City grilled over 'inconsistencies' in restaurant grading system
City Council members and restaurant owners grilled the Department of Health and Mental Hygiene Wednesday over what it called "inconsistencies" in the city's restaurant health inspection and letter grading system.
The council's hearing came a day after Mayor Michael Bloomberg touted the program as a "success," saying more restaurants were earning "A's" by becoming safer and cleaner, and that eateries are seeing a 10% boost in profits since letter grades started adorning windows in July 2010.
But an analysis by the City Council and a survey of restaurateurs released prior to the hearing showed that the health department is writing up more violations and collecting more in fines than it was before the grades were implemented.
"We can't have more restaurants being 'A' - the top grade, but more fines coming in," said Council Speaker Christine Quinn, who collected surveys and complaints from more than 1,000 restaurants. "It just strains common sense."
Other council members also had harsh words for the health department.
"It seems to me that the focus is at least equally on raising revenue as it is on making restaurants safer," said Jumaane Williams (D-Brooklyn), who co-sponsored Wednesday's hearing.
Council member Jimmy Van Bramer (D-Queens) said the department's inspection and appeals process led restaurants to believe it is "more interested in fines than in safety," he said.
"You called [the inspection process] an education several times," Van Bramer said to health commissioner Thomas Farley. "Some might call it extortion."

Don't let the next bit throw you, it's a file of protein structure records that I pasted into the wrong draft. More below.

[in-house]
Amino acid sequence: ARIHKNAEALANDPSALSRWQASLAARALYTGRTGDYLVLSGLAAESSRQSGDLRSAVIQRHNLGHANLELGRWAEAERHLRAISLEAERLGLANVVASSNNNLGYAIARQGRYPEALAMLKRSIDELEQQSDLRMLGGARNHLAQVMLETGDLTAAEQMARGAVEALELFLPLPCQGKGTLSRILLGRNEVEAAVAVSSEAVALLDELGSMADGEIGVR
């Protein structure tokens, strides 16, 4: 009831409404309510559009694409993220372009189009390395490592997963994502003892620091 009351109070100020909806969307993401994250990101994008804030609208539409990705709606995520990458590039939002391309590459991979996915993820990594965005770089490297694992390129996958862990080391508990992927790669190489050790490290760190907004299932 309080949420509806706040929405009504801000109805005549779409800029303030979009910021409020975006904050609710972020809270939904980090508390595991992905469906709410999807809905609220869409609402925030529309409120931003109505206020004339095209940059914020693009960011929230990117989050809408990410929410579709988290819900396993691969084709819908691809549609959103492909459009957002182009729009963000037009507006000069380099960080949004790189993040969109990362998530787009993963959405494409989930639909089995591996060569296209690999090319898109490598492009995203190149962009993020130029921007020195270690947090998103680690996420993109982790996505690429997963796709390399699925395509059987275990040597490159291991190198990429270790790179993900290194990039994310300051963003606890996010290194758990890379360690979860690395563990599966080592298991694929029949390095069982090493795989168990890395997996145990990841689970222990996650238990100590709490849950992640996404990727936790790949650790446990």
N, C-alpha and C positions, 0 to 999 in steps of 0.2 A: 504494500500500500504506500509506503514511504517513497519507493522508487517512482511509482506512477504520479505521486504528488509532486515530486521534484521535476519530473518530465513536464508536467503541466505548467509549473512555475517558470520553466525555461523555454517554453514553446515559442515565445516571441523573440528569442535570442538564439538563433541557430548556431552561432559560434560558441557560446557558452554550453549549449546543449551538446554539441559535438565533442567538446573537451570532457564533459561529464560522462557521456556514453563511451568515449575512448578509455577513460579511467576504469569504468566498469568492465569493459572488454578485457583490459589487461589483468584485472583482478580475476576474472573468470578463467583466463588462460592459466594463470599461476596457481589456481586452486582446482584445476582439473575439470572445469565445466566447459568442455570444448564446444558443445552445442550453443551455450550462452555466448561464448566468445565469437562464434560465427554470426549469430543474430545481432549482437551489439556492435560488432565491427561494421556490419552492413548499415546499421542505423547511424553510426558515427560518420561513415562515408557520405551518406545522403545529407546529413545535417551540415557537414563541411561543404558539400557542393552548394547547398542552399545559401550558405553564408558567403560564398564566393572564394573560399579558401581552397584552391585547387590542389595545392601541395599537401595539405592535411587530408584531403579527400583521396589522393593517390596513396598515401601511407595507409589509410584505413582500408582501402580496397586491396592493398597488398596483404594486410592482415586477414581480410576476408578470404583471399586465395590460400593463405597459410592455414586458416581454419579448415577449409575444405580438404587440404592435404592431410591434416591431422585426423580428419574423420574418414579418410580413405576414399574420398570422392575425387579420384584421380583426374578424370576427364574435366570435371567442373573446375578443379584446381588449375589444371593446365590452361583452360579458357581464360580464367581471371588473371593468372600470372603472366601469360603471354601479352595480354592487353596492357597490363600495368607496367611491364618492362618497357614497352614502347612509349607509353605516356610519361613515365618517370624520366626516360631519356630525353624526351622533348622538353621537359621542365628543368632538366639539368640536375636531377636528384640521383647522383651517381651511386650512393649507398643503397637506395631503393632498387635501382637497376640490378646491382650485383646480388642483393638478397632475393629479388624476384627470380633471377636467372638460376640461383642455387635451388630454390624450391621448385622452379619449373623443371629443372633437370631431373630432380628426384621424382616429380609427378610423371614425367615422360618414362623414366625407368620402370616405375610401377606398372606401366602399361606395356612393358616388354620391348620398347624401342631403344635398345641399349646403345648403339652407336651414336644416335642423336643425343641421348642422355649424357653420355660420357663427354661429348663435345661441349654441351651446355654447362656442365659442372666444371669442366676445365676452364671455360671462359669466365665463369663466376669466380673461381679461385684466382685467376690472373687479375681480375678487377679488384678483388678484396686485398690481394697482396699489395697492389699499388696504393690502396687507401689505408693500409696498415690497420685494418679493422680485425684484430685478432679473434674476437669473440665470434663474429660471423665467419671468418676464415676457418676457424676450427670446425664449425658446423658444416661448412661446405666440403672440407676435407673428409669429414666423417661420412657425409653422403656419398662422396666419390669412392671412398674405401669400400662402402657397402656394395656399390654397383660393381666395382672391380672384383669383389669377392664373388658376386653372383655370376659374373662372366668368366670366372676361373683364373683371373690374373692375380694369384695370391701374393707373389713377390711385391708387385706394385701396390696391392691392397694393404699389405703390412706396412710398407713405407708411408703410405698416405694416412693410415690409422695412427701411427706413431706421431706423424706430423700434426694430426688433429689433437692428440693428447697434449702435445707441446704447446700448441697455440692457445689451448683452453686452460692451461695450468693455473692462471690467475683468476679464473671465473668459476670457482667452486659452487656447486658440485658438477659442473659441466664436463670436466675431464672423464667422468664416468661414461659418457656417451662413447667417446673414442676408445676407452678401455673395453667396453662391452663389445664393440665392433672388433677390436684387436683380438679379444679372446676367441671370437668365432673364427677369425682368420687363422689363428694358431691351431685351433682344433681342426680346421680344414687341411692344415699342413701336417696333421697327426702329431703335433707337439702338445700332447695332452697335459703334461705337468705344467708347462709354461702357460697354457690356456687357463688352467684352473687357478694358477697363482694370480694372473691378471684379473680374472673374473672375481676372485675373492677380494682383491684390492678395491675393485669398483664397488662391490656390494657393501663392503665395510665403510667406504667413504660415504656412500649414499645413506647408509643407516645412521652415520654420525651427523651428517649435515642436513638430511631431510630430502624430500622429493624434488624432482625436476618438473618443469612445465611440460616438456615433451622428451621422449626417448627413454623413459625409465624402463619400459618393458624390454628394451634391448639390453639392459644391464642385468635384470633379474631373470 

Farley dismissed their accusations that his department pays a heavy emphasis on raising revenue for the city saying, "The focus is on making restaurants better."
"I understand some restaurants don't like to post 'B's' and 'C's' in their windows. I understand they don't like to be fined when the department finds a violation," Farley said, adding, "We will not lower our standards."
Council members and restaurant owners said inspectors were "rude" and insensitive while doing safety checks.
Scott Rosenberg, a co-owner of Sushi Yasuda - which has an "A" grade - told of an occasion last year where an inspector took a piece of tuna worth more than $10,000 he deemed unsafe and "it was thrown in a garbage can and an inspector poured bleach all over it."
Restaurant advocated pleaded with city council and the health department to make changes to the inspection process.
"Food safety through education and cooperation should be the priority," said Robert Bookman of the New York Nightlife Association, "not fines and scarlet letters."
Follow reporter Marc Beja on Twitter: @marc_beja